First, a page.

Los Angeles Multifamily Vacancy

Apartment Vacancy Continues to Rise in Major Metropolitan Areas

If you own a multifamily property in Los Angeles, chances are that in the last 12 months (during the global pandemic), you have dealt with some component of vacancy at your property.  We expect this trend to continue at least through 2021.   

Here is why:

Why vacancy rates are expected to rise in 2021:

1. New Supply Being Delivered to Market:  More than 396,000 apartment units were delivered in 2020, a peak year for deliveries, according to Dodge Data & Analytics Supply Track. Another 506,637 are anticipated to be delivered in 2021. However, it is possible given labor and material shortages that not all of those apartments will be completed this year. The cities with the highest levels of apartment construction underway now include New York, Washington, Dallas, Houston, Los Angeles and Seattle, according to Dodge.

2. Demand is Down:  Demand, particularly for Class A apartments in prime urban locations, dropped precipitously early in the pandemic as young adults left to move in with their parents and tenants moved to the suburbs in search of more living space, less density and lower rent. Working remotely and the lack of availability of urban amenities during the pandemic meant renters were more likely to move away from expensive downtown locations. Those renters are not anticipated to return to their offices – at least not full-time – until later in 2021 or perhaps 2022.

3. Disconnect Between Demand and Supply:  While demand is expected to remain strong for Class B and Class C apartments, especially in markets with relatively steady employment, new supply is primarily Class A apartments in already saturated markets where demand is down.

4. Uneven Performance by Market: Vacancy rates also vary by market. Class A apartments in prime urban markets, particularly in gateway cities, are not expected to recover until 2022, according to market analysis by CBRE. But markets in the Midwest and South, which didn’t deteriorate as much in 2020, are anticipated to have lower vacancy rates in 2021.

5. Job Growth Won’t Replace 2020 Job Losses:  Fannie Mae’s economic forecast expects job growth of 5.5% by the end of 2021, but even that estimated 7.9 million new jobs won’t make up for the estimated 9.3 million jobs lost in 2020. Fannie Mae expects it will be 2022 before those jobs are replaced and before demand will increase substantially for apartments.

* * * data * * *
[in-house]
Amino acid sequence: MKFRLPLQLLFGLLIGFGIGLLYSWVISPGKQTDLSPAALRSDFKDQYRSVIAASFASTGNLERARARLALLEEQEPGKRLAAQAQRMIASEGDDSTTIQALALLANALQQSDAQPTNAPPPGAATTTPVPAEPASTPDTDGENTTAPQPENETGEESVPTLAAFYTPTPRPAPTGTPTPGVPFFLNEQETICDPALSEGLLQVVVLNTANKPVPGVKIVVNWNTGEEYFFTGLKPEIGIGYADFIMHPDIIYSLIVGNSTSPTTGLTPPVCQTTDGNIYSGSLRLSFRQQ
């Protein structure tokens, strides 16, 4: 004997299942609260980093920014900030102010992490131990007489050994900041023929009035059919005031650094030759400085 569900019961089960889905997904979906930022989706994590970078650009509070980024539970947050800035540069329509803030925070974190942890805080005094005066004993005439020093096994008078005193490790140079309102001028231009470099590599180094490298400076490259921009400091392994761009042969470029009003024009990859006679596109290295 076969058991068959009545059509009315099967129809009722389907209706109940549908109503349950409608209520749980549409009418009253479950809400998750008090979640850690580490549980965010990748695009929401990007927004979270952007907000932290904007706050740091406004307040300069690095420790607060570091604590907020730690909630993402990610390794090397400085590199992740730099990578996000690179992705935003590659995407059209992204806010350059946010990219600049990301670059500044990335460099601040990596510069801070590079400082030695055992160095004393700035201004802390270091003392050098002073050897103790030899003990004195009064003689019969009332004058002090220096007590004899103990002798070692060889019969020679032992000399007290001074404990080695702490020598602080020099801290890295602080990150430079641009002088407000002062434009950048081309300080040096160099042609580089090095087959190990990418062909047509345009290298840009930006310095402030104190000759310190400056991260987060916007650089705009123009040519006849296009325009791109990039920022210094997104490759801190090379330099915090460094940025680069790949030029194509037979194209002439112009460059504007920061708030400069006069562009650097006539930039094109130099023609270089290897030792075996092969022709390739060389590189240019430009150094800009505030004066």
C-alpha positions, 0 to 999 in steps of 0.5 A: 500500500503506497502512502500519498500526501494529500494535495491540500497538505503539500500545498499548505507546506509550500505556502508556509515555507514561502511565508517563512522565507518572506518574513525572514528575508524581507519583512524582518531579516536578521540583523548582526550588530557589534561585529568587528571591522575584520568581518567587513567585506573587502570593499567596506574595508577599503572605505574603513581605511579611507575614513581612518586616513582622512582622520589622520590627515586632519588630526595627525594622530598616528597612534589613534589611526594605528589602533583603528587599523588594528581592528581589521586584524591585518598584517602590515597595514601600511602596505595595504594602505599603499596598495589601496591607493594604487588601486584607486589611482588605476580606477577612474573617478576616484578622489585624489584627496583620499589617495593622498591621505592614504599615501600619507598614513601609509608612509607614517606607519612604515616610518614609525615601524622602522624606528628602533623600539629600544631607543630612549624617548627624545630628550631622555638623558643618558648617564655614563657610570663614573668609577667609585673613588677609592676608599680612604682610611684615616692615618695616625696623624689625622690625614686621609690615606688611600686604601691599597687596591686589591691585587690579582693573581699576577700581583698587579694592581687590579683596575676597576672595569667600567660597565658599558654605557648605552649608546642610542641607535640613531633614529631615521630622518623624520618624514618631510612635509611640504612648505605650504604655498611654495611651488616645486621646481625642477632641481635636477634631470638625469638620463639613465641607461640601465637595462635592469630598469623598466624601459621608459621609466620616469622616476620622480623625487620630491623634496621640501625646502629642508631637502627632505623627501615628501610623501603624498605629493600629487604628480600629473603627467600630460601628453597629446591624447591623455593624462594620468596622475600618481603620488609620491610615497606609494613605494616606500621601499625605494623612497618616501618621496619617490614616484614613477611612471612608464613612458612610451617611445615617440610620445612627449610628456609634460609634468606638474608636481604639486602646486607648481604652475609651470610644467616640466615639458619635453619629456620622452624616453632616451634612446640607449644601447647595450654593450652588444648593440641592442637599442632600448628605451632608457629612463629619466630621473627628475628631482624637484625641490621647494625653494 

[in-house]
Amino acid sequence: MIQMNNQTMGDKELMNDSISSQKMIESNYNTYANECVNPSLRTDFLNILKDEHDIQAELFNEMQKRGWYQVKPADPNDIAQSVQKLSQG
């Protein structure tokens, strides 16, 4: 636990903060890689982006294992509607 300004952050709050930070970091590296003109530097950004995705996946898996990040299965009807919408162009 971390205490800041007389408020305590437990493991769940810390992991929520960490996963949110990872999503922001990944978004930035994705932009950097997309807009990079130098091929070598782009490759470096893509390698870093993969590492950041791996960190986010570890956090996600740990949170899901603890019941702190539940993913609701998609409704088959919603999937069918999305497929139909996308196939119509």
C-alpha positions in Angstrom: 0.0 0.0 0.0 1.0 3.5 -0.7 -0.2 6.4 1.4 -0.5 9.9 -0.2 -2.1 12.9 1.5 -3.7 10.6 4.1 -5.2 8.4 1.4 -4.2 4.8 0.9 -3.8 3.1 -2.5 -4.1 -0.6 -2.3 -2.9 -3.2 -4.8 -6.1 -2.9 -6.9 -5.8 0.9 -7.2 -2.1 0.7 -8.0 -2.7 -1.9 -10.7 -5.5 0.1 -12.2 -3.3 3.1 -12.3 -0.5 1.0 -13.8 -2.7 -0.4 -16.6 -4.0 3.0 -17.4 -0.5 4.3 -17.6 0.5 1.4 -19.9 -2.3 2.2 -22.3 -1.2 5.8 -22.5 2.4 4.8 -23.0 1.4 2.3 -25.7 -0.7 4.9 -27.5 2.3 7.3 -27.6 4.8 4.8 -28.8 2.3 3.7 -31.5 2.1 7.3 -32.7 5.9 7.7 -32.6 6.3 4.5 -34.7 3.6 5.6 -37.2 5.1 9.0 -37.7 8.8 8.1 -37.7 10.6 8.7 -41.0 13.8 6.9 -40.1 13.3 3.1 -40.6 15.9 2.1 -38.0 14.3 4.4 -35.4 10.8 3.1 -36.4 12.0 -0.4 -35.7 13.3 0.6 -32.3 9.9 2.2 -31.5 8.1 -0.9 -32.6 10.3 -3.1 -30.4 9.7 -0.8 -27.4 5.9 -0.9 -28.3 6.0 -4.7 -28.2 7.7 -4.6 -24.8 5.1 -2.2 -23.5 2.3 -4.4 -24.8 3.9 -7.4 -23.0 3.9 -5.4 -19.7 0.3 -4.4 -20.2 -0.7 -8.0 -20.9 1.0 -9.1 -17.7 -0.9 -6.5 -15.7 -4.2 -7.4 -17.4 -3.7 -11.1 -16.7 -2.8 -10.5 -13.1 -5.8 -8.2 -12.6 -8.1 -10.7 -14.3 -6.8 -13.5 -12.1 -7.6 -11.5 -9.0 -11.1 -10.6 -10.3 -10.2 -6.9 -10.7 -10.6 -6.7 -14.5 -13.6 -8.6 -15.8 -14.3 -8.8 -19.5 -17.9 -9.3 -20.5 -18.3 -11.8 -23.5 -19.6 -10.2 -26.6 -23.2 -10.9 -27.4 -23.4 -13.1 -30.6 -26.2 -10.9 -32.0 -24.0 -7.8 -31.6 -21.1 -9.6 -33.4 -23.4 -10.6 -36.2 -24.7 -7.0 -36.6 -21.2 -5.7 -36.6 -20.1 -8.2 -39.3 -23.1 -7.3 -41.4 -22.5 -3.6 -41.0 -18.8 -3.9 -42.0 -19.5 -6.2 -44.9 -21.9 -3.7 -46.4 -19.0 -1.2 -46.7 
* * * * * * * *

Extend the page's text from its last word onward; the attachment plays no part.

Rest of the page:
Why vacancy rates will improve in 2022

The U.S. economy will begin rebounding in 2021, particularly as vaccinations become more widespread. That rebound is anticipated to accelerate in 2022. By late 2021 and into 2022, job growth is anticipated by Moody’s Analytics to increase in Austin, Dallas and Phoenix, which should increase multifamily demand. All three cities have a significant amount of supply, but demand is strong enough to absorb that supply. Other cities where employment recovery levels by the fourth quarter of 2021 are expected to be strong include Salt Lake City, Indianapolis, Houston, Denver, Atlanta, San Antonio and Jacksonville. Cities with lower expected employment recovery include Pittsburgh, Chicago, Los Angeles, New York, Orlando, Providence, San Francisco, Cleveland, Detroit and Las Vegas.

LA Soft Story Ordinance

What You Need to Know About the Los Angeles Soft Story Building Earthquake Retrofit Ordinance


Chances are, before 2015 you may not have even heard of the term “soft story building.”  However by now, if you own multifamily property in Los Angeles, the city-wide soft story ordinance is pretty much all you are hearing about.  In November of 2015, Los Angeles Mayor, Eric Garcetti, passed the most sweeping mandatory seismic regulation in the nation ordering some 14,000 soft story apartment properties built before January 1, 1978 to undergo significant earthquake retrofitting to prevent buildings from crumbling as a result of violent shaking from an earthquake.

What is a soft-story building?

A soft-story building is a structure which has a weaker first floor and is unable to carry the weight of the stories above during an earthquake. The first floor generally would have large openings in the perimeter walls such as garages, tuck under parking or even large windows.

Buildings that are most vulnerable have been identified with the following criteria:

  • Consist of 2 or more stories wood frame construction
  • Built under building code standards enacted before January 1, 1978
  • Contains ground floor parking or other similar open floor space

***The program does not apply to residential buildings with 3 or less units.

Notices to owners will go out in the following phases:

Phase I.  Buildings with 16 or more dwelling units

  • 3-story and above – May 2, 2016
  • Condos/Commercial – Oct 30, 2017

Phase II.  Buildings with 3 or more stories

  • With less than 16 units – Oct 17, 2016

Phase III.  Buildings not falling within the definition of Priority I or II

  • With 9-15 units – Jan 30, 2017
  • With 4-6 units – Aug 14, 2017
  • With 7-8 units – May 29, 2017
  • 2-story – July 22, 2016

Timing of compliance:

From the receipt of the Order to Comply, qualifying soft story building owners must:

Within 2 years: Submit proof of previous retrofit, or plans to retrofit or demolish
Within 3.5 years: Obtain permit to start construction or demolition
Within 7 years: Complete construction

For further information, please visit this dedicated soft story ordinance website for the Los Angeles Department of Building and Safety.


Why This Page Exists…

This blog was created this as an information hub for multifamily apartment landlords across the Greater Los Angeles area.  I hope that the information you find here will be useful in the  day-to-day operations of your properties.